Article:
Paul VanDuyne, President and CEO of IMEG Corp., has always been passionate about learning. Growing up in Edison, New Jersey, he excelled in math and physics, prompting family and teachers to encourage him to become an electrical engineer.
However, as the first person in his family to go to college, he found the experience challenging, and his grades suffered. After leaving college for six months and working as a lab technician, he realized his passion for engineering and decided to return to college. This experience taught him that he had the resilience to succeed.
“Once I returned to Drexel, the industry experience I got was phenomenal and the education I got was phenomenal, because I was ready to learn,” he said. “The whole Drexel experience turned me into a lifelong learner.”
After graduating from Drexel, he worked as a professional engineer, but after a few bumps in the road, his love of learning led him to a new adventure: following a friend’s suggestion to travel to Davenport, Guide, to enroll in Palmer College of Chiropractic in Davenport, Iowa. This was where he met his wife, Donna, a fellow New Jersey native.
During his time at Palmer, he found work at a 15-person engineering company called Kimmel, Jensen, Wray, and Wegerer (KJWW), where he started doing drafting work. Because of the industry experience he had gained through co-oping at Drexel, he was quickly given more responsibilities and projects until he was almost full-time. The company offered him a full-time job, but he decided to continue his education.
“I'm not the type of person to quit,” he shared. “So I graduated and got my Doctor of Chiropractic degree and passed all my state and national boards. I could literally just go out and hang up a shingle and practice chiropractic. But ultimately, I decided to stay in engineering.”
After graduating, he combined his passion for healthcare with his engineering expertise. He and Sam Wray, one of the founders of KJWW, started reaching out to small community hospitals, asking to handle their engineering work. After completing several projects successfully, they were hired to work on the Condell Medical Center in Libertyville, Illinois. The project won several awards and marked a turning point for the company.
“As we expanded and took on clients in other cities, we started to work with other engineering firms,” he recalled. “I remember talking to the president of TTG Engineers out of Pasadena. They wanted to expand into the Midwest and we were looking to do more business in the West, so we decided to merge as equals, and in 2015 we started doing business together under the banner of IMEG.”
VanDuyne began heading up mergers and acquisitions for the new company, which grew from an 800-person to a 2,200-person company and from an $80 million to a more than $400 million company. VanDuyne attributes the success of the company to having a strategic vision that they constantly evaluate and revise.
“Every time we merge with or acquire a company, I personally visit them and introduce them to our values, and we set up a team that can guide them through the process,” he said. “We understand how hard it is to keep people during a merger, and we value what the folks from these companies bring to us, so we want to give them the best experience possible when joining the company. They say that 40% of mergers are successful, but for us, 100% have succeeded.”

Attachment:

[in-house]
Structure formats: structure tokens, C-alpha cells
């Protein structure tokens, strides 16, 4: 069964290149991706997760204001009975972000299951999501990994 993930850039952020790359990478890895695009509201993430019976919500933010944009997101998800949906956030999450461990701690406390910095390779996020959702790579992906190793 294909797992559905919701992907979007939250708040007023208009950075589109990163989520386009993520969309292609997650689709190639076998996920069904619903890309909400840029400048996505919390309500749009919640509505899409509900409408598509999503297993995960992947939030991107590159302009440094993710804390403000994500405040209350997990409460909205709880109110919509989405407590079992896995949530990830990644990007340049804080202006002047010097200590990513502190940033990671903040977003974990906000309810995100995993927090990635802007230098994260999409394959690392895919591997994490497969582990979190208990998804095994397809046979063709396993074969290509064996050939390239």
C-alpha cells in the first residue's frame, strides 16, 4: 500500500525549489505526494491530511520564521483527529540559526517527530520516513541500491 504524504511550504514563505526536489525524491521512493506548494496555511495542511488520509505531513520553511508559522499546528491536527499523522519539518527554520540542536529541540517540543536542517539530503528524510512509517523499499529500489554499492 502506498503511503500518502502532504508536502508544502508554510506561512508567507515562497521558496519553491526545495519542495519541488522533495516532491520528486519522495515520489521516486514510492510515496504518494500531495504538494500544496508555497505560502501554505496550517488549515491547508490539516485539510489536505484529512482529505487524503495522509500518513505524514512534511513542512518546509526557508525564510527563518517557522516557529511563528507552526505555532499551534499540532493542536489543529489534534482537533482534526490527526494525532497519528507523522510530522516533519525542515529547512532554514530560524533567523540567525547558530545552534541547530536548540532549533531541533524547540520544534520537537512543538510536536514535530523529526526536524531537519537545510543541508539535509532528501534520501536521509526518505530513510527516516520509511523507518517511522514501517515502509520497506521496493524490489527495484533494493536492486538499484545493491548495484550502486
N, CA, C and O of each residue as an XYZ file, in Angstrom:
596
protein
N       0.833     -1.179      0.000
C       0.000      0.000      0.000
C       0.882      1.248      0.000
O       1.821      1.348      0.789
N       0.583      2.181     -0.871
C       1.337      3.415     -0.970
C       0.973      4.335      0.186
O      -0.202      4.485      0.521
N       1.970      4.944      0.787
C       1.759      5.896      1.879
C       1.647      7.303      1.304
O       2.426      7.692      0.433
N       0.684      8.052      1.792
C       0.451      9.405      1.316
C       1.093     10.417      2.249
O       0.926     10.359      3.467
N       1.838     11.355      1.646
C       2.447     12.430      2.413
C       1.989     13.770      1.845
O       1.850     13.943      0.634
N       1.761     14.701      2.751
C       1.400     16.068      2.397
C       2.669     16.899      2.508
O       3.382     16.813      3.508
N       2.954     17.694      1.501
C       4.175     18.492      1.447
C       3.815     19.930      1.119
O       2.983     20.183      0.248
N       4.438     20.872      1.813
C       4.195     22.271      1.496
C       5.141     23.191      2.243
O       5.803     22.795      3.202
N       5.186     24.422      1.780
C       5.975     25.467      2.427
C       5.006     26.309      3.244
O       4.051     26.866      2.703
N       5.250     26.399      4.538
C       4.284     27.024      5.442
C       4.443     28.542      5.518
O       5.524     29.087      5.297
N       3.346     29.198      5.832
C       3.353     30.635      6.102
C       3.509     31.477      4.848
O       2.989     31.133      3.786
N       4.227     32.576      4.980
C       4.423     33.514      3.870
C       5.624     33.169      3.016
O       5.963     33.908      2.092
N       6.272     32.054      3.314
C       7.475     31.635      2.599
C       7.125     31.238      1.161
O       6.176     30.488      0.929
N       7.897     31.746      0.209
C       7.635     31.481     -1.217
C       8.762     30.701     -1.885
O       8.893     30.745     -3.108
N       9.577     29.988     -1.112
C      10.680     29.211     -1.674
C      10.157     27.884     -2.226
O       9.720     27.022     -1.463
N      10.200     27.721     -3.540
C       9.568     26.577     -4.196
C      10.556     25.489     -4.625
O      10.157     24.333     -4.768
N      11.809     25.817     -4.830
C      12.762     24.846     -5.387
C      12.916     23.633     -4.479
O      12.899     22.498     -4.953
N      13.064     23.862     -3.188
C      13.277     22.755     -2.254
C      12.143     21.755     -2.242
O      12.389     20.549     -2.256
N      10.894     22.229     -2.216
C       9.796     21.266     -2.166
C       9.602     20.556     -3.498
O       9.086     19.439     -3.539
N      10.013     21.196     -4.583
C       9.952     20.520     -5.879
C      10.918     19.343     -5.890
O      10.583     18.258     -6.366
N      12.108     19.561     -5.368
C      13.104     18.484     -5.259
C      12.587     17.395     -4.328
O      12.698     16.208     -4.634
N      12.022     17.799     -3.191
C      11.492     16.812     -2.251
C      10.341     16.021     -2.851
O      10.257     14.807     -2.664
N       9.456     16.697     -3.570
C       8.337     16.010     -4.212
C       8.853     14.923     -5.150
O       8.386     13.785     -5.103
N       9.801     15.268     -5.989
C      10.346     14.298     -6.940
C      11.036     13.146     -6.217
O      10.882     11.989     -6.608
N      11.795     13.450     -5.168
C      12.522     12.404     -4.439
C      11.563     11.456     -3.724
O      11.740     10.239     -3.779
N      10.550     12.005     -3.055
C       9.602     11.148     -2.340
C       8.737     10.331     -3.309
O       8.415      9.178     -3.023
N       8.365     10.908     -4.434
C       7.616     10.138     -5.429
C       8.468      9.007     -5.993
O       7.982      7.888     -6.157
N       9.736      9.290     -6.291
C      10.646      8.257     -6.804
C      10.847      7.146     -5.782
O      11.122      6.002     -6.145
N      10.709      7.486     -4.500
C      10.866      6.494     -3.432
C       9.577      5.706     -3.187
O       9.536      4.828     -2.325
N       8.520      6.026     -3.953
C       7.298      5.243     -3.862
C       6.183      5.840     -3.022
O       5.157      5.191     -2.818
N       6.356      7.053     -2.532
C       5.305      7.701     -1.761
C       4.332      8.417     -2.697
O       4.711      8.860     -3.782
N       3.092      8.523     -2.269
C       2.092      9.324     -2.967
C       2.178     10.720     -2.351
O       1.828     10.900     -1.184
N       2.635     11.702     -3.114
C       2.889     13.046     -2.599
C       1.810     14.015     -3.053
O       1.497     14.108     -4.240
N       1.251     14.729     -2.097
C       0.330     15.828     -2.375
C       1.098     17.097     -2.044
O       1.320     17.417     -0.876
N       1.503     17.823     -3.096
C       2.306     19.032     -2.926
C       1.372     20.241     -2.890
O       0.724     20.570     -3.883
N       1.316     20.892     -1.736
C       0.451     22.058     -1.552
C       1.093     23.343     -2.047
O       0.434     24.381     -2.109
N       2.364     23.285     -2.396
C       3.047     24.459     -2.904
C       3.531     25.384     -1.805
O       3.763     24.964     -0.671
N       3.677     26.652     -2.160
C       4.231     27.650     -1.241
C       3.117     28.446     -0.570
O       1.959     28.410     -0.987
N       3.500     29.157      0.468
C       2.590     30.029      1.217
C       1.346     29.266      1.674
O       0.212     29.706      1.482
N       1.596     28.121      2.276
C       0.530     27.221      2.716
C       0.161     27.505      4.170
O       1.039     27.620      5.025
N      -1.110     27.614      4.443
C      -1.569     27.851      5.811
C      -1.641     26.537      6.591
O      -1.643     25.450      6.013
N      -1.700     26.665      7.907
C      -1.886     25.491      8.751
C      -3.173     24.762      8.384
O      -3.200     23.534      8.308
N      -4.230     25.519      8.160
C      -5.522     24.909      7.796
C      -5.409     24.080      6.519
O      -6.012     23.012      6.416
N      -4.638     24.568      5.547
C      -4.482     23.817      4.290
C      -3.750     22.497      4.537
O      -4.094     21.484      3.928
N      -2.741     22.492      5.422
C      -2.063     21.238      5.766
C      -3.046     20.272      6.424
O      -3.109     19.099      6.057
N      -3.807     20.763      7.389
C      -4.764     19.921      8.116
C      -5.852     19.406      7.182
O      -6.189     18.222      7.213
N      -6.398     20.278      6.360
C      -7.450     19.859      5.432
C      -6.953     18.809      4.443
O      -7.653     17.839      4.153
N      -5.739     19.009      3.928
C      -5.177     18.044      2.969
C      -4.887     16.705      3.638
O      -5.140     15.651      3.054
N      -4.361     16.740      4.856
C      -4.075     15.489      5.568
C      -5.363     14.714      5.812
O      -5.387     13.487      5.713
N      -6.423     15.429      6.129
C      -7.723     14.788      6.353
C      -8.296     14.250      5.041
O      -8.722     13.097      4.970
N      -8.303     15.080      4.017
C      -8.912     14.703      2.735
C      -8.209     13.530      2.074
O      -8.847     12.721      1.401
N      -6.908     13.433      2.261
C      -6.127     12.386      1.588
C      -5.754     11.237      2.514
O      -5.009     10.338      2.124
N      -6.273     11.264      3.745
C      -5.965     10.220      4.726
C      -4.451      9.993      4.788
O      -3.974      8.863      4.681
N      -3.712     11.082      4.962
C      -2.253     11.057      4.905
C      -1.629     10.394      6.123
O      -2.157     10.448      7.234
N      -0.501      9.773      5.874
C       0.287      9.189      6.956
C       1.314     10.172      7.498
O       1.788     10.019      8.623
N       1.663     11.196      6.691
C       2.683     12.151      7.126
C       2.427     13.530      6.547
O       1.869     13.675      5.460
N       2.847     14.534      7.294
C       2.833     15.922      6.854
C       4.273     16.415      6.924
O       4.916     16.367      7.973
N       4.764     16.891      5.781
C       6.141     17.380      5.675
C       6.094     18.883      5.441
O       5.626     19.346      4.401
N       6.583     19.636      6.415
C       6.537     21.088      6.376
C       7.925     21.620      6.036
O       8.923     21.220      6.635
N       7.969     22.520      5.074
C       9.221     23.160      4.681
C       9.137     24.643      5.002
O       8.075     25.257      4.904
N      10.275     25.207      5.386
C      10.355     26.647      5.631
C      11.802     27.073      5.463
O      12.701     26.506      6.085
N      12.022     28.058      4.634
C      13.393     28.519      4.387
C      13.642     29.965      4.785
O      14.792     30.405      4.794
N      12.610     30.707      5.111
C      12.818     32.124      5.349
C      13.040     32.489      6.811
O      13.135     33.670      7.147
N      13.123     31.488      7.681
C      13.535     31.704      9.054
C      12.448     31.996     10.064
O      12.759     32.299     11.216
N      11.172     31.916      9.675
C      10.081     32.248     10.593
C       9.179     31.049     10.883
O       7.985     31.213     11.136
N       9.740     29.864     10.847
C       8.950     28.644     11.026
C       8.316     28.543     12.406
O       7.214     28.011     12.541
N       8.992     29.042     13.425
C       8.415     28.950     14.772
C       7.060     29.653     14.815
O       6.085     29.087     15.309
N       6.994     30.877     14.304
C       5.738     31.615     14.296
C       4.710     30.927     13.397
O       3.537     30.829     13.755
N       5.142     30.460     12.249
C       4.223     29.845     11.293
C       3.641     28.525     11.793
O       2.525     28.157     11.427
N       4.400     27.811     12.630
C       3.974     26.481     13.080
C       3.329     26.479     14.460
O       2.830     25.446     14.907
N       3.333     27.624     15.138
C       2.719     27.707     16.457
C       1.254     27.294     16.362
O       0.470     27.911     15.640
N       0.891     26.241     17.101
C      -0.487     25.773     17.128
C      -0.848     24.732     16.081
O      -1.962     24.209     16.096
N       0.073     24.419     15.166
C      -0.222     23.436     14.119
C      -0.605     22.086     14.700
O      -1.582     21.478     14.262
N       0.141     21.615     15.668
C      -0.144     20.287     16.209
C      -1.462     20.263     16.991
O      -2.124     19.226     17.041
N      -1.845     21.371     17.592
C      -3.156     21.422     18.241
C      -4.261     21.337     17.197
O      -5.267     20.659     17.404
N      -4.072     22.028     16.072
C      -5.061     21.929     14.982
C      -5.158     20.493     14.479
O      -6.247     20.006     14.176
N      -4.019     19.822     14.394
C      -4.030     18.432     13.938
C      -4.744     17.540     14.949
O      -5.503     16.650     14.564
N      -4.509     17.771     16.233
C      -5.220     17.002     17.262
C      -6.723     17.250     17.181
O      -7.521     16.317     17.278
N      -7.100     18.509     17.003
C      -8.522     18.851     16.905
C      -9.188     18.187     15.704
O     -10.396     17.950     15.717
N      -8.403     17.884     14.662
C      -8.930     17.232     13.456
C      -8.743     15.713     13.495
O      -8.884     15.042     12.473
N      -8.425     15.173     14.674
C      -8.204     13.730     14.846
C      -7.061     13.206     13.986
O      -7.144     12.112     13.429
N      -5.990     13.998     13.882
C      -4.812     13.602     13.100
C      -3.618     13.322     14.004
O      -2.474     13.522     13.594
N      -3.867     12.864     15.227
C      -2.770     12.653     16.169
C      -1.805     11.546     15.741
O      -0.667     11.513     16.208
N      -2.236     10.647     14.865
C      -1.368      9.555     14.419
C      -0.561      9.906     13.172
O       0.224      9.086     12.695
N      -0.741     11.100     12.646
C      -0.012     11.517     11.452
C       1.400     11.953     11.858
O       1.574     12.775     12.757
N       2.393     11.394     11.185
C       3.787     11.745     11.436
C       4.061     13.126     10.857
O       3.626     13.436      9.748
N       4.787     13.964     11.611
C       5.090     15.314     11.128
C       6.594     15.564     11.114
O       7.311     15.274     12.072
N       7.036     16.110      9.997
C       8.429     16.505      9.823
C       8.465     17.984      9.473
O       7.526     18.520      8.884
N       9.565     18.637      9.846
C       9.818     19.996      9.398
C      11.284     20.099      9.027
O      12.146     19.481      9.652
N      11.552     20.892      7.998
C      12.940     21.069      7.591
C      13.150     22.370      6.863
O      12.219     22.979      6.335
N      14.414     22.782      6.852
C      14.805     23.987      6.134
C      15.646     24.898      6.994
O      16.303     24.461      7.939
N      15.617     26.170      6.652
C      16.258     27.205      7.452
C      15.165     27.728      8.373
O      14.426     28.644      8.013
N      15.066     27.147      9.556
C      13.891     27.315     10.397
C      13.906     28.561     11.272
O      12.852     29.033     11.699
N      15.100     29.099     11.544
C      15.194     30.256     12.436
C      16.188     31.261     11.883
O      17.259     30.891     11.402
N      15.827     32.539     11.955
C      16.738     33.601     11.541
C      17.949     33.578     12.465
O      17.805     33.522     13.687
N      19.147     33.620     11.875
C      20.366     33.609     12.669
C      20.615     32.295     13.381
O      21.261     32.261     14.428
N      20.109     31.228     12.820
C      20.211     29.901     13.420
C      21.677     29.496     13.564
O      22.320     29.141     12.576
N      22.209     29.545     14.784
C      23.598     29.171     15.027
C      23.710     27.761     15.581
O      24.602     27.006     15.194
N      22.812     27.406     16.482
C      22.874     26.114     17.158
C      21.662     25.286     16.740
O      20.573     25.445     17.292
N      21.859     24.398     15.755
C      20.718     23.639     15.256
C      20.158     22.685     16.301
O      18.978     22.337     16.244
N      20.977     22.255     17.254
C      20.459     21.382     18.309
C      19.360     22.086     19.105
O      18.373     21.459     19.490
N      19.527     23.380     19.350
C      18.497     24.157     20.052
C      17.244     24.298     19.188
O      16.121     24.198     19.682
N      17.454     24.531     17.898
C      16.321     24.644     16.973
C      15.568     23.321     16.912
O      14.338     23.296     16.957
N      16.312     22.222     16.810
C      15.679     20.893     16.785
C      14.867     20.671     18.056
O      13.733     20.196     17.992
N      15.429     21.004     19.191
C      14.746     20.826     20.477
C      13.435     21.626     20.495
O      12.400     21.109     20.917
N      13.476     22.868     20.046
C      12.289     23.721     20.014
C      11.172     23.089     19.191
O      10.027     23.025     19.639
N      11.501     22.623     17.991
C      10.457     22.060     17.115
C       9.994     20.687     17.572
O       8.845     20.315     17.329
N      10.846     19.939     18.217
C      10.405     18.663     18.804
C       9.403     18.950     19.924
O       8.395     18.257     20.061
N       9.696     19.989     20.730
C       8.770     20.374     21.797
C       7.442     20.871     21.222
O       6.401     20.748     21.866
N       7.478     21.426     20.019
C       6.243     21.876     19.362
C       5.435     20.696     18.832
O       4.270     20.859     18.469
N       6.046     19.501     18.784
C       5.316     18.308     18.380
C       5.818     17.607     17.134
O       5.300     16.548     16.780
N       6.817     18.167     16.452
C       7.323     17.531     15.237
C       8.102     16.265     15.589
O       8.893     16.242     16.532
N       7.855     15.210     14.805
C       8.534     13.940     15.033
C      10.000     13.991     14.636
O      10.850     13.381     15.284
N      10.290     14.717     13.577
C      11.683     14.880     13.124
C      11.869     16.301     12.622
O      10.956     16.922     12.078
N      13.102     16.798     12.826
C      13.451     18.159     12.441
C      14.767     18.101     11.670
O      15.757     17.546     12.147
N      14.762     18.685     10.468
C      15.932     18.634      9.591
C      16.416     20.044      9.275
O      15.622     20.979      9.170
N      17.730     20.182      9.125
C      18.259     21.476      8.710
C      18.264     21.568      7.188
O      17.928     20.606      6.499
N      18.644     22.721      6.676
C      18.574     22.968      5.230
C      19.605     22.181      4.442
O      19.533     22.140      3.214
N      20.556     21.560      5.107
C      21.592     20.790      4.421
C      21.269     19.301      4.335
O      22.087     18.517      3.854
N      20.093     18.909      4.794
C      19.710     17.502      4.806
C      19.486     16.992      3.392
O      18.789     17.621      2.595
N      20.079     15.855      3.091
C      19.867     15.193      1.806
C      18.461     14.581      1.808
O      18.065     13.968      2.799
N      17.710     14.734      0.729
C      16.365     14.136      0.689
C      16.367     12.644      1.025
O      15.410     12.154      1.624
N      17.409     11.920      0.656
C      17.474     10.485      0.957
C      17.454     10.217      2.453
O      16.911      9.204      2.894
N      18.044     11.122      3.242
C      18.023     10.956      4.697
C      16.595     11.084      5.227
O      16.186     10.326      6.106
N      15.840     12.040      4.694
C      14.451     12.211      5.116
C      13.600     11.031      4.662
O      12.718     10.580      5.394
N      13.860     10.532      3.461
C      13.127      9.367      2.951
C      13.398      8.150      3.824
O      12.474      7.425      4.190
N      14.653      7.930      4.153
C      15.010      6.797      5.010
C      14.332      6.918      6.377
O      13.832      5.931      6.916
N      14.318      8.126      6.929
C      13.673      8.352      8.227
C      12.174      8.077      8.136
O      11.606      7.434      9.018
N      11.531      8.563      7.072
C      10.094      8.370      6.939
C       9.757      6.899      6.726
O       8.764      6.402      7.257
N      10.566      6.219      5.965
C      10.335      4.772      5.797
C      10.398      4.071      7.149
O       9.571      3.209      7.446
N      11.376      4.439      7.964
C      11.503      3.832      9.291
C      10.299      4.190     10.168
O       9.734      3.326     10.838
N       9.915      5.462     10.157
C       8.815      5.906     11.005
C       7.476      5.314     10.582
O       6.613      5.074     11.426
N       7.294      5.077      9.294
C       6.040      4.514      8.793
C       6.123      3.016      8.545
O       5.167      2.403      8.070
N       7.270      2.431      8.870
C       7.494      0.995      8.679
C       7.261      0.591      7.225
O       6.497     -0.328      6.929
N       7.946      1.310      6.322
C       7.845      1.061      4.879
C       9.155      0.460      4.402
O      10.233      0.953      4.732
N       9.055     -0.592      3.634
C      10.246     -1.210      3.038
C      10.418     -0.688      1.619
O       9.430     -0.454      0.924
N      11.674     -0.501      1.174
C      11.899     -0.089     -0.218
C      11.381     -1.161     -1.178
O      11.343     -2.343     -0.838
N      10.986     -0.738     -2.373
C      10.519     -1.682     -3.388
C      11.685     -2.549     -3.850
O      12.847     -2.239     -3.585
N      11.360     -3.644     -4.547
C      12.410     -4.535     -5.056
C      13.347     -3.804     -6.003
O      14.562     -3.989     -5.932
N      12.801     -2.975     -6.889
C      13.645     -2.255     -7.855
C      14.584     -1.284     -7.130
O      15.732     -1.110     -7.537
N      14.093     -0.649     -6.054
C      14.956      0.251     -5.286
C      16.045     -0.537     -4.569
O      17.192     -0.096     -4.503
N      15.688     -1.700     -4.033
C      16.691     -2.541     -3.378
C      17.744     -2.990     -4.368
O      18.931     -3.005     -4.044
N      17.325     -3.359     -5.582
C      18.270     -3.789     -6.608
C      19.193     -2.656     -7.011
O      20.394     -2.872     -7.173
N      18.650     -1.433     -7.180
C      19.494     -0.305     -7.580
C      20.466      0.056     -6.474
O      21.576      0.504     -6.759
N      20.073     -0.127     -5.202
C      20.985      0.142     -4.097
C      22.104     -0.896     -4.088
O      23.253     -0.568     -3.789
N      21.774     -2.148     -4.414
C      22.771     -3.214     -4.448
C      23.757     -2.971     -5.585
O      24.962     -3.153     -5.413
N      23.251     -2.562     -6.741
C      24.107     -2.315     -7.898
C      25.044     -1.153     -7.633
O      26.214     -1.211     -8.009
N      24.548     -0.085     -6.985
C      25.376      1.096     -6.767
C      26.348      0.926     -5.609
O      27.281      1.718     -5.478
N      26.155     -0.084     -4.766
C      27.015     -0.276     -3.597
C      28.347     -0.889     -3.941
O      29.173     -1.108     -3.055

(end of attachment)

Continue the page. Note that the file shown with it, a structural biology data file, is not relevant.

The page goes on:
VanDuyne has maintained his connection to Drexel throughout his career. He currently serves on President Fry’s Leadership Council and Dean Cairns’ Medical Advisory board in the Dornslife School of Public Health. He and Donna have also established an endowed scholarship within the College of Engineering that targets a student who is late in their career and having financial issues getting their final credits.
“I was in that same space — I was getting towards the end of my academic career and had paid my tuition myself, using what I had made working in the industry, but I was running out by the end of college,” he recalled. “I got a loan that helped me finish, and so I realize what that money can mean to someone at that point in their career.”
Giving back to Drexel in particular, VanDuyne said, is rewarding because of the quality of students that come from his alma mater.
“As a national company, we see a lot of students from a lot of different colleges come in on internships and co-ops,” he said. “I don’t know of another college that has the kind of education that Drexel can offer to engineers.”
As a lifelong learner, VanDuyne attributes his success to immersing himself in every new adventure.
If I could offer a piece of advice to students, it would be that whatever your do, do it with passion,” he said. “Set goals for yourself, and follow through on those goals. So many young people get stalled because they aren’t sure what to do for the rest of their life. But you don’t have to choose one thing and do it for the rest of your life. Just accomplish something, and do it with passion.